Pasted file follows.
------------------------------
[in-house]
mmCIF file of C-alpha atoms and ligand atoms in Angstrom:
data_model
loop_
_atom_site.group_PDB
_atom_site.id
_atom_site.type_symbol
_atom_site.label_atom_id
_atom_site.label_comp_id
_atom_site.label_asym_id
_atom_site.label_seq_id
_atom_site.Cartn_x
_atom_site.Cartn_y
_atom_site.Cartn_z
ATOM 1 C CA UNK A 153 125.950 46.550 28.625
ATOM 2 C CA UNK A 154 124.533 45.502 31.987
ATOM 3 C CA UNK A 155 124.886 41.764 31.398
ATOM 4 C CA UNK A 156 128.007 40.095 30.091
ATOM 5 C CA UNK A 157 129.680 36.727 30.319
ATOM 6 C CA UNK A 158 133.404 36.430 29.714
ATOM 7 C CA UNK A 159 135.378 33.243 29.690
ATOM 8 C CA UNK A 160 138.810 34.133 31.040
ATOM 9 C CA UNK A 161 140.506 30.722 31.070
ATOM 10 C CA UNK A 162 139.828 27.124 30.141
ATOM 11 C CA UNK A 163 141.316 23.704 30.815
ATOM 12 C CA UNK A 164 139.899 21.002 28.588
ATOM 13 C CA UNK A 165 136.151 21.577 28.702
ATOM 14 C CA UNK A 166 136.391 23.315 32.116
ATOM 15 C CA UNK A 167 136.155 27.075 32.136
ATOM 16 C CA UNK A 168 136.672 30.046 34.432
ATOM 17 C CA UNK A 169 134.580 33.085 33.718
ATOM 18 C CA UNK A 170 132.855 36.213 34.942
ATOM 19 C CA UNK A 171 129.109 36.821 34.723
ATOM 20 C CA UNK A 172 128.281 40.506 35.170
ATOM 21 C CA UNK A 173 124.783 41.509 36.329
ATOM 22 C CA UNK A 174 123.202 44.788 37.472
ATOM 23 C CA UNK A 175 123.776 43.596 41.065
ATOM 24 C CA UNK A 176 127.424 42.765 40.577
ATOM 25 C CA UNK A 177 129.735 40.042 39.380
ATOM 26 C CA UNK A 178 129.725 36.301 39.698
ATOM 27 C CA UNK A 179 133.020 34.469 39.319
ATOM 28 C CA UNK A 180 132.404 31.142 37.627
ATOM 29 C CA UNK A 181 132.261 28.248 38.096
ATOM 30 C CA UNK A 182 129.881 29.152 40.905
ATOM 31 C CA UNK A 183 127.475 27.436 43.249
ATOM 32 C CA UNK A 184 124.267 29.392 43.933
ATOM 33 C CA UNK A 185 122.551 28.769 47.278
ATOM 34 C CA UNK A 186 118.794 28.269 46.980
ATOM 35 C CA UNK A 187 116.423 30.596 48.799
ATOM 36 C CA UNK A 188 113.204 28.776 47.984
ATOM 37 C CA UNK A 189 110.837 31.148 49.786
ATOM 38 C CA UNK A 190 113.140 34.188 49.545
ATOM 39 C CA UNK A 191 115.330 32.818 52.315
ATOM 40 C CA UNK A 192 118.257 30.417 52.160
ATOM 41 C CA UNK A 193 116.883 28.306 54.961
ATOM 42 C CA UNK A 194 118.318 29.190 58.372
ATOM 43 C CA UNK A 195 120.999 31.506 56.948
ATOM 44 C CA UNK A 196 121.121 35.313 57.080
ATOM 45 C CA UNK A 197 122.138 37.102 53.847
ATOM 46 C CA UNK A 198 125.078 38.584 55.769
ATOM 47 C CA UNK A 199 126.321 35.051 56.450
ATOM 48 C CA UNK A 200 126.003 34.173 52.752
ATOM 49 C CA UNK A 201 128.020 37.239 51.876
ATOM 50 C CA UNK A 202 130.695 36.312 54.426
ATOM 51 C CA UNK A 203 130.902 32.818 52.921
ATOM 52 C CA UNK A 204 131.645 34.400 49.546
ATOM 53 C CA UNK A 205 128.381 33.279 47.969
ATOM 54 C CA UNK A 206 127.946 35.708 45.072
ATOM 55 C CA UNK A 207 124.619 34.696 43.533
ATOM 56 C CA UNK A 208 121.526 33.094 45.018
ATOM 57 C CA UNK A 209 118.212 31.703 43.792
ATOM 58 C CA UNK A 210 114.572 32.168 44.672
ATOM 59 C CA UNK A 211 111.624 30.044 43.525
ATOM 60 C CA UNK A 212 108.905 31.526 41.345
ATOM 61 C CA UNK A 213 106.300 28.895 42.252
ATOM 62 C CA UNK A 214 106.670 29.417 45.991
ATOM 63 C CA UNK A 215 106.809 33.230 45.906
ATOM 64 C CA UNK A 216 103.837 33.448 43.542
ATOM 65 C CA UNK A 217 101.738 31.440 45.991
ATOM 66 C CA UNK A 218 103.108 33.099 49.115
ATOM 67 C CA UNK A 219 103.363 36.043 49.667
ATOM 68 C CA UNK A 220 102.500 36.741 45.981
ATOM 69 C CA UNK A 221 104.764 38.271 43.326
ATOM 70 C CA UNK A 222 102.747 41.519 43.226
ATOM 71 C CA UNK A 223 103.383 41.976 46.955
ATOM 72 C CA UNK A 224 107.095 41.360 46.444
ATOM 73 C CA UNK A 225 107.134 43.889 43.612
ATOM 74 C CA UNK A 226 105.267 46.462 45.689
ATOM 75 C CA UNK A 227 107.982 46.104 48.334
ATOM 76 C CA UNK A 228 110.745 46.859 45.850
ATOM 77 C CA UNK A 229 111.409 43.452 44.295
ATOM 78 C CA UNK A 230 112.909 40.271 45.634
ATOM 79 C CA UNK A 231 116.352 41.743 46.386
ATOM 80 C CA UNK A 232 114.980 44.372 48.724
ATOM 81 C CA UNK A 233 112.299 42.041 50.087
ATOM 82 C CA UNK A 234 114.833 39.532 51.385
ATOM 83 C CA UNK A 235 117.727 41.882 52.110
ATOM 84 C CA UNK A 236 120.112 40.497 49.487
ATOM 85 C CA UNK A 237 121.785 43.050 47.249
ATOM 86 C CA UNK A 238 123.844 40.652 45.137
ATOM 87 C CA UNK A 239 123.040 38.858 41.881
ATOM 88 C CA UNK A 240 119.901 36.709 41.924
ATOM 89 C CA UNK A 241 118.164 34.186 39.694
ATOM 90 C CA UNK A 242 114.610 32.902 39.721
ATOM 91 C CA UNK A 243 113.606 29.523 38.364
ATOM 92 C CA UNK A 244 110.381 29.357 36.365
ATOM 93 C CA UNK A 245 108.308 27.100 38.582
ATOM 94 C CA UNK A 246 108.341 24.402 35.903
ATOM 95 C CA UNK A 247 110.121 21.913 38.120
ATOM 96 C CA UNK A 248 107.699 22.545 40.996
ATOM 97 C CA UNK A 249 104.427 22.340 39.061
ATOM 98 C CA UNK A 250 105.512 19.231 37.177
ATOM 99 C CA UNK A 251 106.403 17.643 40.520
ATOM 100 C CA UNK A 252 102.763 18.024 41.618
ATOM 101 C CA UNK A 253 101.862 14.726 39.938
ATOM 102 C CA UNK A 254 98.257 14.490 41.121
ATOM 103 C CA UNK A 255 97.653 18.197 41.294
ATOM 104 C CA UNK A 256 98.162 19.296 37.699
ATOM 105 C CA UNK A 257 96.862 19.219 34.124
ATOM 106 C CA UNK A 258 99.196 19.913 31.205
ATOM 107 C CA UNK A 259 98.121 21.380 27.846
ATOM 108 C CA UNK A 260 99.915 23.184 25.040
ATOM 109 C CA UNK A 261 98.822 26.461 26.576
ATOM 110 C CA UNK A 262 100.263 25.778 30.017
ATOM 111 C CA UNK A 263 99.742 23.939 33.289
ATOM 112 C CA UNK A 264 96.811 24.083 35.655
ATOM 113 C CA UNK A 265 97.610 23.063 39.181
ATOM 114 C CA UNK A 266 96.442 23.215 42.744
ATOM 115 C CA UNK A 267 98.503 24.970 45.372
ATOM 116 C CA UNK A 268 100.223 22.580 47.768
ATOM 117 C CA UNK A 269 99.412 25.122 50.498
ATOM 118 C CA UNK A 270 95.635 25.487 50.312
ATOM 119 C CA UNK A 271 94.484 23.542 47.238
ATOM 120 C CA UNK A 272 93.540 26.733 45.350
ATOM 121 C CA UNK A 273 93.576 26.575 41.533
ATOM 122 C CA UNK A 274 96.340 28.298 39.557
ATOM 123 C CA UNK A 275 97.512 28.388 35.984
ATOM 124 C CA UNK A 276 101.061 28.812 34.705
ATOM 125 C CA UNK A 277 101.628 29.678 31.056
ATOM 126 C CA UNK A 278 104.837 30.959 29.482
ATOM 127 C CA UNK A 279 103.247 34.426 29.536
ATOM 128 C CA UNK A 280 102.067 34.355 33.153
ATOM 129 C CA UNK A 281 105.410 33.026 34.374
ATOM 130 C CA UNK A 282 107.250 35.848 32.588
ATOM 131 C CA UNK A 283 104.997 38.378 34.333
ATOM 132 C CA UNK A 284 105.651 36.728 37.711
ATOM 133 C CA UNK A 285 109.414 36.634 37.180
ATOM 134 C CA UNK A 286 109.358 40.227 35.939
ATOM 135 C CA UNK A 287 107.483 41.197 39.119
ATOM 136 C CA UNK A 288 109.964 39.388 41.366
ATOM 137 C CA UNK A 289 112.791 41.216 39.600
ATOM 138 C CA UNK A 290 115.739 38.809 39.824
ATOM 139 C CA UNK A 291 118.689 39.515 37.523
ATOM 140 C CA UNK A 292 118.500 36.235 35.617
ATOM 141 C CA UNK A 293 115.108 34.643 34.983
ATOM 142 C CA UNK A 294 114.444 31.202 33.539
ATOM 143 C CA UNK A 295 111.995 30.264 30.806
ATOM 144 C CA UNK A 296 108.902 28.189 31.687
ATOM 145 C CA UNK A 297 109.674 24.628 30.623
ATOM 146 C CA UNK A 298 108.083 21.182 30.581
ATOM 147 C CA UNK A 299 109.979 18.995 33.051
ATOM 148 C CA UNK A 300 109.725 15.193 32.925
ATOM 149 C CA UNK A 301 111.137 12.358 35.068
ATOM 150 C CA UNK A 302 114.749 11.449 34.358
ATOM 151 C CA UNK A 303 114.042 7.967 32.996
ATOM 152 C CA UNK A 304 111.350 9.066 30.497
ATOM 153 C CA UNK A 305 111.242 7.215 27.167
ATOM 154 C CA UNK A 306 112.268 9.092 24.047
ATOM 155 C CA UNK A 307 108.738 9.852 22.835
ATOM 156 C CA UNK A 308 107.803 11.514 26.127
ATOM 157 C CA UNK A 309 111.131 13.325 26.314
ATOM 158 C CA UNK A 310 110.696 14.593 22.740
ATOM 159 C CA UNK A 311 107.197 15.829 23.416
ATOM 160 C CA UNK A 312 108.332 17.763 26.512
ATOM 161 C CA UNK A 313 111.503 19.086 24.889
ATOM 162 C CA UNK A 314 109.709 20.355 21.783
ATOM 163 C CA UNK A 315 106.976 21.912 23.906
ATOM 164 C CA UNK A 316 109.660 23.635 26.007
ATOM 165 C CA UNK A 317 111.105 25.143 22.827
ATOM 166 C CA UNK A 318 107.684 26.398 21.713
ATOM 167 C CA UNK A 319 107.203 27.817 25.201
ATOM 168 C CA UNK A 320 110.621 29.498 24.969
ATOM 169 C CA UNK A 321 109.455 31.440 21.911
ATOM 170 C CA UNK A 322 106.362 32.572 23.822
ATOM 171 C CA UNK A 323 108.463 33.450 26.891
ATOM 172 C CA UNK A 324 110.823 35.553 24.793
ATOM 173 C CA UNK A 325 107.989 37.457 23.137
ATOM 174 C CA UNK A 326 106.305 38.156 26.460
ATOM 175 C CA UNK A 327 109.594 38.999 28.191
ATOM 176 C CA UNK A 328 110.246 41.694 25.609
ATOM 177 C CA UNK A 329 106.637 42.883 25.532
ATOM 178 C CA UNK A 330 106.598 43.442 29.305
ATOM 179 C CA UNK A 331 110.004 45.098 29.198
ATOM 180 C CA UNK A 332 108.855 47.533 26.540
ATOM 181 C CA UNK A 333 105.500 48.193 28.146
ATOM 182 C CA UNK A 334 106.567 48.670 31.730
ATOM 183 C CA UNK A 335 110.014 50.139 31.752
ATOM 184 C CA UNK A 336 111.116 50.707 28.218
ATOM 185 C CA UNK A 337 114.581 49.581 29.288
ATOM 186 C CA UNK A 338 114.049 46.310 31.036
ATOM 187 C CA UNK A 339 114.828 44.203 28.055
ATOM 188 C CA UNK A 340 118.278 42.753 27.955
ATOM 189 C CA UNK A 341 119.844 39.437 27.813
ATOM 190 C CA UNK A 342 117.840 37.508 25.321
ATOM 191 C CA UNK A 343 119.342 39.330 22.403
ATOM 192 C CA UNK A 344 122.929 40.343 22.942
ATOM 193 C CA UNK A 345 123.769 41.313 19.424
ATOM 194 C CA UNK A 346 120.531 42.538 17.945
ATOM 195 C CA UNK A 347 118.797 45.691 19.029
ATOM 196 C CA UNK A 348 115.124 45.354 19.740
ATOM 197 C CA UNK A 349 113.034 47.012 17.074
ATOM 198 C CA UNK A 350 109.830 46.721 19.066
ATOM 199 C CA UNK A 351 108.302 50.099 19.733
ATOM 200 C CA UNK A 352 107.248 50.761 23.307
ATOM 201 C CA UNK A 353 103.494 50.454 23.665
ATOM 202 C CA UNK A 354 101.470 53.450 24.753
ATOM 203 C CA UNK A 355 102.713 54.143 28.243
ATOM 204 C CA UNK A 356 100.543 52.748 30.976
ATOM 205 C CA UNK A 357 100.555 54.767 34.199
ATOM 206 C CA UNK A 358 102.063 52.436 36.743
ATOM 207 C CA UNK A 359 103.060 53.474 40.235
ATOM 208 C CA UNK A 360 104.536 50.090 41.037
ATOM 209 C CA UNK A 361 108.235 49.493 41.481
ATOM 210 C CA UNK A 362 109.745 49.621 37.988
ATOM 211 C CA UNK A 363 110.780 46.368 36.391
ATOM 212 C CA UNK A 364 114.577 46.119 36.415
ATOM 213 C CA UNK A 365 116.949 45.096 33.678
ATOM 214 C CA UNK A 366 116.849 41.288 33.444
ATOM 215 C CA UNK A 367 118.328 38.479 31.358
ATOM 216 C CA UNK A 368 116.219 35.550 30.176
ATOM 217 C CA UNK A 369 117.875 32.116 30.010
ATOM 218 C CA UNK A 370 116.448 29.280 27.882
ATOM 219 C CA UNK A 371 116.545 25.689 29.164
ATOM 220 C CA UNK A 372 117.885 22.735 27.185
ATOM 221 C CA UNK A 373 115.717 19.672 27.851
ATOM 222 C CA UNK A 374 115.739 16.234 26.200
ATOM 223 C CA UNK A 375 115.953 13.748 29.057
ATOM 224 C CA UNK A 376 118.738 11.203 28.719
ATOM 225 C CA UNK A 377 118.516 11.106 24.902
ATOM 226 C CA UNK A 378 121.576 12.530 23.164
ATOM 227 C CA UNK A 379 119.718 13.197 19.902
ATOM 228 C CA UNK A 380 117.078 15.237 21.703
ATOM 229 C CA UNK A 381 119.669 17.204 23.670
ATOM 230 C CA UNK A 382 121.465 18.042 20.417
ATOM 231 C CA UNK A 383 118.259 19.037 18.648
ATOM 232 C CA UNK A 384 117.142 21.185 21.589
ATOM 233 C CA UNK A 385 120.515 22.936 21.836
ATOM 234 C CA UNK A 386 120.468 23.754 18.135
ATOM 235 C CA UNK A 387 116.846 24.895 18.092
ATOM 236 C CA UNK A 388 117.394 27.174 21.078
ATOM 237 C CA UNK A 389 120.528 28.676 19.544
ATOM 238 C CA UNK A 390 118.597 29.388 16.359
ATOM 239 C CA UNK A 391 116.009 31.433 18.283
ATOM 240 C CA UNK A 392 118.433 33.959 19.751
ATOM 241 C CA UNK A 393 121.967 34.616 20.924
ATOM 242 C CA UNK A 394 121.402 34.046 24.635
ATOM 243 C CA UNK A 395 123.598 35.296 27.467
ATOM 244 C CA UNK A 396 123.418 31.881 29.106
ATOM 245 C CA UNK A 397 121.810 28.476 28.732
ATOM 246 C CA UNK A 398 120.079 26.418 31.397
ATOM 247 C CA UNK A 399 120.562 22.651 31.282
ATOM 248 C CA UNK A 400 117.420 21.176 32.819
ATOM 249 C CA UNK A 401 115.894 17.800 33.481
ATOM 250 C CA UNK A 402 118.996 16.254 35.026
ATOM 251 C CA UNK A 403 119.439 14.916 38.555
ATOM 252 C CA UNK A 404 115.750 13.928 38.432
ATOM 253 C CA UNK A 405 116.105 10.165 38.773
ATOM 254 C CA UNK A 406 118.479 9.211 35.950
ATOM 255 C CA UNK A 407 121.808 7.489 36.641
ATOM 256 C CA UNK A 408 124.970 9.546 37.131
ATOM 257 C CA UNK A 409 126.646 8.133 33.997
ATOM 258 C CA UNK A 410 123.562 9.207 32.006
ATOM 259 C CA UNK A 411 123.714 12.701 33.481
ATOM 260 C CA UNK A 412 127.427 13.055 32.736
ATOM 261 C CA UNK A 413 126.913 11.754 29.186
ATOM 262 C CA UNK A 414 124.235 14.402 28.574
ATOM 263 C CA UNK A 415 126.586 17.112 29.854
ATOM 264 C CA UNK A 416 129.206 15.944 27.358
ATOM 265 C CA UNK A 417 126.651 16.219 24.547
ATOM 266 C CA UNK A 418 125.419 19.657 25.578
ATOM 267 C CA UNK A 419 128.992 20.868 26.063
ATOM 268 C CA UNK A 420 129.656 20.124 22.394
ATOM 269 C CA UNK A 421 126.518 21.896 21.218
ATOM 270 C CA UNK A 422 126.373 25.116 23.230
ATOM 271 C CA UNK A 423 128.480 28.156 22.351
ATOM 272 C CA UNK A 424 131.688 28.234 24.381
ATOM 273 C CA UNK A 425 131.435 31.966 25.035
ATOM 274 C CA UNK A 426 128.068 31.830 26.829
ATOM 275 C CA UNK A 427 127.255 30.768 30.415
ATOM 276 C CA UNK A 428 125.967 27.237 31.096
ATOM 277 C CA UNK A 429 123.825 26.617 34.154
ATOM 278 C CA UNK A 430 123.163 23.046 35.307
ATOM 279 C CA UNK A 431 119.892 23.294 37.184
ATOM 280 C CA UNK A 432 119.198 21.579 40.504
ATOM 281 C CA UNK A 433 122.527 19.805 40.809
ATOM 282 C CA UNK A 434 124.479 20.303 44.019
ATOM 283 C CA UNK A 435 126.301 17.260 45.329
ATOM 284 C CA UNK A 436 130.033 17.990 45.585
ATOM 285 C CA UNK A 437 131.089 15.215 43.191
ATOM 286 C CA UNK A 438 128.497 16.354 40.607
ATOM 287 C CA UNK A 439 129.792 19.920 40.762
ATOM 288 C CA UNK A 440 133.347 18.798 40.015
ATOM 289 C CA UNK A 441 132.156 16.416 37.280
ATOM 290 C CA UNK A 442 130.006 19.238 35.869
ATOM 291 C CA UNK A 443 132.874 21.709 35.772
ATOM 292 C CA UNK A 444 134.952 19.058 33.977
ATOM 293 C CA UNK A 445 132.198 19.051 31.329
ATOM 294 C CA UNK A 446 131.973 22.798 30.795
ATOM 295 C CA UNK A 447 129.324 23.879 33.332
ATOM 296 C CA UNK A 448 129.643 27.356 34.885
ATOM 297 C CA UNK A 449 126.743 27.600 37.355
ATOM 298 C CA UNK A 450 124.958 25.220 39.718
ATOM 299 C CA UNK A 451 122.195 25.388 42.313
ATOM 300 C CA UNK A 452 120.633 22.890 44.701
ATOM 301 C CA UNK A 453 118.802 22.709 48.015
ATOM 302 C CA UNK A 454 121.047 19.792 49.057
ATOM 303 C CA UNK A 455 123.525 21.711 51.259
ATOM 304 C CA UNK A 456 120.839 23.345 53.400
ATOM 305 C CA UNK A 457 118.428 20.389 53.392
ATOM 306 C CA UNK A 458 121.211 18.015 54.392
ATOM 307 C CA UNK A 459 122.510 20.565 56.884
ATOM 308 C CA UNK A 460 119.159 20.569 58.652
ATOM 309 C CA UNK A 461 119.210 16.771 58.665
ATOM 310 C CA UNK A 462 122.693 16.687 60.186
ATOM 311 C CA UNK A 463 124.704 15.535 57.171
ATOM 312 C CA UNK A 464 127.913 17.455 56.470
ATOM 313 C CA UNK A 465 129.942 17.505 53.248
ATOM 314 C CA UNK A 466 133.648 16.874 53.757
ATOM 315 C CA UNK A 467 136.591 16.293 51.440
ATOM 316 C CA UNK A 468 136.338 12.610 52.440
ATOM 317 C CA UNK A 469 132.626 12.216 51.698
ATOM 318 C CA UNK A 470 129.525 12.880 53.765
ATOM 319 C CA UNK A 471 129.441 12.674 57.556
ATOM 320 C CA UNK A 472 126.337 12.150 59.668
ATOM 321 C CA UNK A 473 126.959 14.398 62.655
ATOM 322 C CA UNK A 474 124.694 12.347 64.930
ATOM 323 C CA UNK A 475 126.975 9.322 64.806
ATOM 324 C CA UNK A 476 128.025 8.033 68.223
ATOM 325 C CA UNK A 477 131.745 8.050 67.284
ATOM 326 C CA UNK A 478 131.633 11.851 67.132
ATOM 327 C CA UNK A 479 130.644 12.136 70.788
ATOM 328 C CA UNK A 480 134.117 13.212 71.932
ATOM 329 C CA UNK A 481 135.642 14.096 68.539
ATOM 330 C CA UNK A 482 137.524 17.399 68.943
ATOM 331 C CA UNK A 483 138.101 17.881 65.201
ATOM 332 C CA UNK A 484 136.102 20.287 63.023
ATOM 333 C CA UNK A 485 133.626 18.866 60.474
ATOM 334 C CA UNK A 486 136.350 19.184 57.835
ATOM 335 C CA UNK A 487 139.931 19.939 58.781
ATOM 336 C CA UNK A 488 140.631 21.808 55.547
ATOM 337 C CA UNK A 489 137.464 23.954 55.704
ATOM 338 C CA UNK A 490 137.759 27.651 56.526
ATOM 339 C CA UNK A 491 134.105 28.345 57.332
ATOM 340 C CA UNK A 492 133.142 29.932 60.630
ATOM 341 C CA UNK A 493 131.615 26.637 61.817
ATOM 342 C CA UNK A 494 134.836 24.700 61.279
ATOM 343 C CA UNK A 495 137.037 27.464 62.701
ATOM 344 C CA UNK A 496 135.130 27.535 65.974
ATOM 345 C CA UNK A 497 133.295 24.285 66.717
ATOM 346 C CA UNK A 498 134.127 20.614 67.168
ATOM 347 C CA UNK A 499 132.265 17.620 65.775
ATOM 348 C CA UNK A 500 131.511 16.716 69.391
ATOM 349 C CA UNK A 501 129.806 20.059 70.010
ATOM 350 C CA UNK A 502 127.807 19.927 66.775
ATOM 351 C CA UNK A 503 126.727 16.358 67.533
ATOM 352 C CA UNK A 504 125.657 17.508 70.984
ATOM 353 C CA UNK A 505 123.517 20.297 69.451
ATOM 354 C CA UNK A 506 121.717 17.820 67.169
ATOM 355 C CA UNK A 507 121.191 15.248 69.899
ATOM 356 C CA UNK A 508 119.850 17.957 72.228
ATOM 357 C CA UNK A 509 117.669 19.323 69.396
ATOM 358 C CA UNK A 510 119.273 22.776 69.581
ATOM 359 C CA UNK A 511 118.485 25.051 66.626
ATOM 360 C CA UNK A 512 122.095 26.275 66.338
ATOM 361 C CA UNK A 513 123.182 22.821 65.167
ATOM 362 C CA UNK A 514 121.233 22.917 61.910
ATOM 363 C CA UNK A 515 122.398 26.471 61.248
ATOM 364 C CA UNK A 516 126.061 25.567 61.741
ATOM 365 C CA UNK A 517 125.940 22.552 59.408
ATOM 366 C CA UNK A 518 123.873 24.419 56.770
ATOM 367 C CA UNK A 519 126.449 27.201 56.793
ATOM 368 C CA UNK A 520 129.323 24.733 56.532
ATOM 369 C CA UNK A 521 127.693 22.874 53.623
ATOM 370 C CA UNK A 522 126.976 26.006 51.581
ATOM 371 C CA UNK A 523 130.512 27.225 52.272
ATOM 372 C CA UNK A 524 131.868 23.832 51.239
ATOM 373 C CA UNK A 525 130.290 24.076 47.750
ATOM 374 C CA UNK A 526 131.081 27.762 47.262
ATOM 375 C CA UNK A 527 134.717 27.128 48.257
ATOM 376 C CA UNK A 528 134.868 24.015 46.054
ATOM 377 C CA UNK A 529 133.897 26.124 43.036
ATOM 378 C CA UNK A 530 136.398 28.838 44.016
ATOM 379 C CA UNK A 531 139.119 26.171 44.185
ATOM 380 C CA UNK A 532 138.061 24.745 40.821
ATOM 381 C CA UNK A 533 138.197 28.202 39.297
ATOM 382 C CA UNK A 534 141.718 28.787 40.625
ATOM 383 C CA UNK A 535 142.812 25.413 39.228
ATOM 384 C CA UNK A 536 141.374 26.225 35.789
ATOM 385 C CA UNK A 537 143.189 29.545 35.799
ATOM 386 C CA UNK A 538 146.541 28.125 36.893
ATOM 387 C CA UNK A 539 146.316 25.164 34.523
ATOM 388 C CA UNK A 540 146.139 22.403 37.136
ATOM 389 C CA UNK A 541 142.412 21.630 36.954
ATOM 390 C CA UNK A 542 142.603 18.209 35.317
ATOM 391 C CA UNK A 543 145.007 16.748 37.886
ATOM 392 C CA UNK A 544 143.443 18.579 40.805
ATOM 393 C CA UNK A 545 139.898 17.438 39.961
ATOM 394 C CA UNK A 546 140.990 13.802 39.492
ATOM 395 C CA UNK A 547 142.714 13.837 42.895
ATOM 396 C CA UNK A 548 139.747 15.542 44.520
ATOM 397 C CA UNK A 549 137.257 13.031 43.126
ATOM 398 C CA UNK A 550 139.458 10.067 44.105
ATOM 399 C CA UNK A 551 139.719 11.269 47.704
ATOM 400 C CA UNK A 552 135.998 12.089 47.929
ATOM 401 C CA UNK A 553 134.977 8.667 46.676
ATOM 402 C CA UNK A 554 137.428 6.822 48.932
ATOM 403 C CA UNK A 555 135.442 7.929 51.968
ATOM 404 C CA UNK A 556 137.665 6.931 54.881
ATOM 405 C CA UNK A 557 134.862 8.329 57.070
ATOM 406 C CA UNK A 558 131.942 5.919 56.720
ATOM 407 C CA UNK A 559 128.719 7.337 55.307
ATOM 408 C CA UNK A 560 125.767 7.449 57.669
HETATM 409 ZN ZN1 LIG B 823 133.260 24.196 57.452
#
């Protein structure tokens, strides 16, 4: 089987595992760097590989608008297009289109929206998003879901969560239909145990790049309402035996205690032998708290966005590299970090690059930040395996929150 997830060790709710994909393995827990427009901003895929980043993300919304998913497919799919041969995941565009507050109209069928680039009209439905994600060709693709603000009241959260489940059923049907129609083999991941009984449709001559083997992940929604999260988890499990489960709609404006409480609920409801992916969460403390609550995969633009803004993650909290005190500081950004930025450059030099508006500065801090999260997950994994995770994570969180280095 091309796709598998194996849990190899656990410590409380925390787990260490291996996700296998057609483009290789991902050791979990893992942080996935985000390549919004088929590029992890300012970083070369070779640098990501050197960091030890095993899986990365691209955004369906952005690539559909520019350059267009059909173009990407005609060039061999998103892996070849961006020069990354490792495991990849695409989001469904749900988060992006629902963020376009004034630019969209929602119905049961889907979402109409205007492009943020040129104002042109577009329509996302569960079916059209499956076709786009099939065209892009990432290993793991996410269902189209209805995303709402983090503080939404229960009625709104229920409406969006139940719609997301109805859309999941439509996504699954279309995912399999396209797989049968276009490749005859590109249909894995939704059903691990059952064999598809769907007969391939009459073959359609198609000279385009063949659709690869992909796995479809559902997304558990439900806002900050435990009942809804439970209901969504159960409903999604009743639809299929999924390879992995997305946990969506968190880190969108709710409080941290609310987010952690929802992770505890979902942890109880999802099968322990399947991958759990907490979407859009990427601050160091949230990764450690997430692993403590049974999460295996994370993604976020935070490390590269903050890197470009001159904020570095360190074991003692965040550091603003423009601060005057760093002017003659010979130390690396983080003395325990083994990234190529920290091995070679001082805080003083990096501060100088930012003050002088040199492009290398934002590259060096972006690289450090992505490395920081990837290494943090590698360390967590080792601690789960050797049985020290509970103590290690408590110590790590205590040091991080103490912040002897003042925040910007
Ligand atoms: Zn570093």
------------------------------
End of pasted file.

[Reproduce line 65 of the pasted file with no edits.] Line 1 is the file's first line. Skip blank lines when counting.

ATOM 51 C CA UNK A 203 130.902 32.818 52.921